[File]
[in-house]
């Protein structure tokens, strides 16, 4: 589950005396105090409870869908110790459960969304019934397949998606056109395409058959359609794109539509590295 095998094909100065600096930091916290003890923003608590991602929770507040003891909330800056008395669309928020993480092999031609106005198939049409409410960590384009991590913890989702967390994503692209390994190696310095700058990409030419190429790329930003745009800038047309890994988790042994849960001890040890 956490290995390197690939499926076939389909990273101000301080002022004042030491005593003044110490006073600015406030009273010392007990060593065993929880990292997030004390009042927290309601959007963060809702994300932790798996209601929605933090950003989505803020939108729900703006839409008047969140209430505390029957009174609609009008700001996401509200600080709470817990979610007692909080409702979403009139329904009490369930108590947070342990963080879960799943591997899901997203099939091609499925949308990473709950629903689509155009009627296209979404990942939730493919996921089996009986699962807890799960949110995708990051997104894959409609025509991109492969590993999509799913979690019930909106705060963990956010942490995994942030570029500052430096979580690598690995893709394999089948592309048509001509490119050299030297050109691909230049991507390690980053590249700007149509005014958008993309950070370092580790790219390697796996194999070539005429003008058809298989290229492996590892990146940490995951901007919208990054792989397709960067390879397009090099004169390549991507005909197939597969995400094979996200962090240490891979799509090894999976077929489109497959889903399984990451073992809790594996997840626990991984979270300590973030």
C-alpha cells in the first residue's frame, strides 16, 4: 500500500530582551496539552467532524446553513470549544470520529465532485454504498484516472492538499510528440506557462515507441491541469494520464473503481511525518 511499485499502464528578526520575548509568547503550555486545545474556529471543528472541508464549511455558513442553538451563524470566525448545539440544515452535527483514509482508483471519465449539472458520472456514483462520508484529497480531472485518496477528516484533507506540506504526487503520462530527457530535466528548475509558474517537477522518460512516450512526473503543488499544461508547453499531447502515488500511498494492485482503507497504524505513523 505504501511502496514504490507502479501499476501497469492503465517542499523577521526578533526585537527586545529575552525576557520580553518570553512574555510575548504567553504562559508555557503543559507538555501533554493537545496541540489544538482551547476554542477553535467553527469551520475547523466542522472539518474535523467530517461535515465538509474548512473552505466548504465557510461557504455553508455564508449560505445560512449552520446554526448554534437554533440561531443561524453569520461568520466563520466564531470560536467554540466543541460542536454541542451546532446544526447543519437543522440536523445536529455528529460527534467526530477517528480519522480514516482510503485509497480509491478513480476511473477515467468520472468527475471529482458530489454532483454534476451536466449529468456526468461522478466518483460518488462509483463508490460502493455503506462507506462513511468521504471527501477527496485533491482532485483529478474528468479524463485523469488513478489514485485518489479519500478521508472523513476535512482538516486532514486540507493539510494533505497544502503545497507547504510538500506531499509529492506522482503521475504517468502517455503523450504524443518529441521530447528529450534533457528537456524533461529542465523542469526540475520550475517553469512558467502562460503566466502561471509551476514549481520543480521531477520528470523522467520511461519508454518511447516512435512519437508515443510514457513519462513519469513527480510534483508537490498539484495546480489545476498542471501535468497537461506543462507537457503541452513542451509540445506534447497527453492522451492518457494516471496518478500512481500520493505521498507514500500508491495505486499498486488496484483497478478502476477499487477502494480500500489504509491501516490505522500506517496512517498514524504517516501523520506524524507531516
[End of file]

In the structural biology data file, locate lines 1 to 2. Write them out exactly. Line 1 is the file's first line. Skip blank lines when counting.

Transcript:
[in-house]
């Protein structure tokens, strides 16, 4: 589950005396105090409870869908110790459960969304019934397949998606056109395409058959359609794109539509590295 095998094909100065600096930091916290003890923003608590991602929770507040003891909330800056008395669309928020993480092999031609106005198939049409409410960590384009991590913890989702967390994503692209390994190696310095700058990409030419190429790329930003745009800038047309890994988790042994849960001890040890 956490290995390197690939499926076939389909990273101000301080002022004042030491005593003044110490006073600015406030009273010392007990060593065993929880990292997030004390009042927290309601959007963060809702994300932790798996209601929605933090950003989505803020939108729900703006839409008047969140209430505390029957009174609609009008700001996401509200600080709470817990979610007692909080409702979403009139329904009490369930108590947070342990963080879960799943591997899901997203099939091609499925949308990473709950629903689509155009009627296209979404990942939730493919996921089996009986699962807890799960949110995708990051997104894959409609025509991109492969590993999509799913979690019930909106705060963990956010942490995994942030570029500052430096979580690598690995893709394999089948592309048509001509490119050299030297050109691909230049991507390690980053590249700007149509005014958008993309950070370092580790790219390697796996194999070539005429003008058809298989290229492996590892990146940490995951901007919208990054792989397709960067390879397009090099004169390549991507005909197939597969995400094979996200962090240490891979799509090894999976077929489109497959889903399984990451073992809790594996997840626990991984979270300590973030």